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Utah bill draws public concern for local animal regulation

Hoodoo, a rescue dog, pictured at a rally opposing HB476 at the Capitol on Thursday.
Mengshin Lin
Deseret News
Hoodoo, a rescue dog, pictured at a rally opposing HB476 at the Capitol on Thursday.

Protestors and their dogs gathered on the steps of the Utah state capitol building Thursday to speak out against a bill modifying cities’ ability to regulate puppy mills.

Sponsored by Rep. Joel Ferry, House Bill 476 is designed to forbid local governments from enforcing rules prohibiting the operation of animal shops and usages of working animals. This would mean that puppy mills and pet stores would be drastically affected by the bill due to governments needing to enforce only state and federal laws.

According to Rachel Heatley, an advocacy director at Humane Society of Utah, advocates are concerned over the bill creating a “carte blanche” for pet stores and puppy mills throughout the state and even throughout the country. Concerns over breeders taking advantage over the bill and turning breeding into reputable businesses have drawn some concerns.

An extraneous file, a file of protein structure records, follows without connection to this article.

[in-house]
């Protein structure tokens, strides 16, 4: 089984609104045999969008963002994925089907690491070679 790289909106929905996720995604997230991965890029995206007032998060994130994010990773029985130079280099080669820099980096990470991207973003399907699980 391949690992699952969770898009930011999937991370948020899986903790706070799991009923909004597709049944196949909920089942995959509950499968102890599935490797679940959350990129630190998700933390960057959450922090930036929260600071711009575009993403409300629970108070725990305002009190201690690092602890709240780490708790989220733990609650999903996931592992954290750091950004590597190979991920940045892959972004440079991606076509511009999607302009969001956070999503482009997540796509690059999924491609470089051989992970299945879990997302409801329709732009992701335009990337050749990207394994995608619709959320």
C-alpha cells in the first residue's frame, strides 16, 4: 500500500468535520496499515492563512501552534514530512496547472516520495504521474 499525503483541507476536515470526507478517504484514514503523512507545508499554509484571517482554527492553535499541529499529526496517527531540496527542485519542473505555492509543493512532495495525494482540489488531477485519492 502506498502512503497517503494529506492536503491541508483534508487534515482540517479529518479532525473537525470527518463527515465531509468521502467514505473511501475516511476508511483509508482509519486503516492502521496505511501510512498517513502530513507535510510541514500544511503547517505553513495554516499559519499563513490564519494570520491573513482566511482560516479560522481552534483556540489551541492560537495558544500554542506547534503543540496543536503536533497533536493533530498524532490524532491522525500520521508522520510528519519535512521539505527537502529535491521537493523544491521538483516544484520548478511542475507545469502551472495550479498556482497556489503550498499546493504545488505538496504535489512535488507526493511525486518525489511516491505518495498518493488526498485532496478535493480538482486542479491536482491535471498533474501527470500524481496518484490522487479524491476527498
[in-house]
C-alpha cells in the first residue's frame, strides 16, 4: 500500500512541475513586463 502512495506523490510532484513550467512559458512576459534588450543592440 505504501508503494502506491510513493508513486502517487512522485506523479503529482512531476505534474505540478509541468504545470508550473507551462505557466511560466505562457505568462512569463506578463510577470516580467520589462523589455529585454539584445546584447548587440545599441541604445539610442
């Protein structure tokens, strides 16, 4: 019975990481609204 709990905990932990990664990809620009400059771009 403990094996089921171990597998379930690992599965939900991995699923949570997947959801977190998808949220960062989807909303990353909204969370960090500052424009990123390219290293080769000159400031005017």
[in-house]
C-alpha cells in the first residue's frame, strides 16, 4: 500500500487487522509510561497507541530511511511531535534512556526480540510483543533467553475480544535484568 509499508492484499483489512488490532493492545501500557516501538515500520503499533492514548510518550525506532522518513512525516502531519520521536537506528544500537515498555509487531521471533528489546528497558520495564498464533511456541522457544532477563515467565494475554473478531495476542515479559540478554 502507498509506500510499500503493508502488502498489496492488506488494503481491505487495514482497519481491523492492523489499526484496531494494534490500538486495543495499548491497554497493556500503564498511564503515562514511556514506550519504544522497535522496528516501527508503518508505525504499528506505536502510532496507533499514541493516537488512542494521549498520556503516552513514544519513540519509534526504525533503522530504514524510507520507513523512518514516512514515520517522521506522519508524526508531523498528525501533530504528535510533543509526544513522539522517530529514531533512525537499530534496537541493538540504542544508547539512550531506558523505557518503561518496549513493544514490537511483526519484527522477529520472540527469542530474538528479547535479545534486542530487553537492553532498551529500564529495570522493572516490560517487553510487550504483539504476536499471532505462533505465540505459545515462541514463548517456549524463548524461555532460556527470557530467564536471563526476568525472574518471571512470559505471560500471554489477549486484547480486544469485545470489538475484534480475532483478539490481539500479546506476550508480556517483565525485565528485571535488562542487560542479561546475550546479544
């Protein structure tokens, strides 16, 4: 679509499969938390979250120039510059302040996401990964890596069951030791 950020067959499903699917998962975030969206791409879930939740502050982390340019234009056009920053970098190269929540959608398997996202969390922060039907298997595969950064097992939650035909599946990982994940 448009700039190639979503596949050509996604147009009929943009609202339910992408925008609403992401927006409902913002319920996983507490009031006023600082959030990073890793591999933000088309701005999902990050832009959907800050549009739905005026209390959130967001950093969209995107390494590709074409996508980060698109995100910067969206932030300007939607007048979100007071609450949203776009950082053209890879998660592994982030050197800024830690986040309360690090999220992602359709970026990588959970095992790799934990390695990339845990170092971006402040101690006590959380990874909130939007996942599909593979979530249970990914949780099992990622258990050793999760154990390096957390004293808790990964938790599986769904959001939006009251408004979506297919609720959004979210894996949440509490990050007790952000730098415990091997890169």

Because the bill plans on taking local control from the situation, advocates for animal rights such as Ian Williams, president of the Utah Animal Control Officers’ Association, fear what could come out of losing animal regulation. Gene Davis, manager of the Senate Minority Caucus plans on fighting against the bill in the Senate alongside his colleagues who have fought for animal rights throughout the Legislature.

In a house vote on Tuesday, the bill passed with a vote of 43-28 and waits for a final vote in the Senate.

Jared Gereau is pursuing a Journalism major with an emphasis in Social Media at Utah State University. He is planning on using his experience to pursue a career with USU Athletics sometime after he graduates. In his free time, Jared enjoys watching movies, playing games and creating content for his YouTube channel.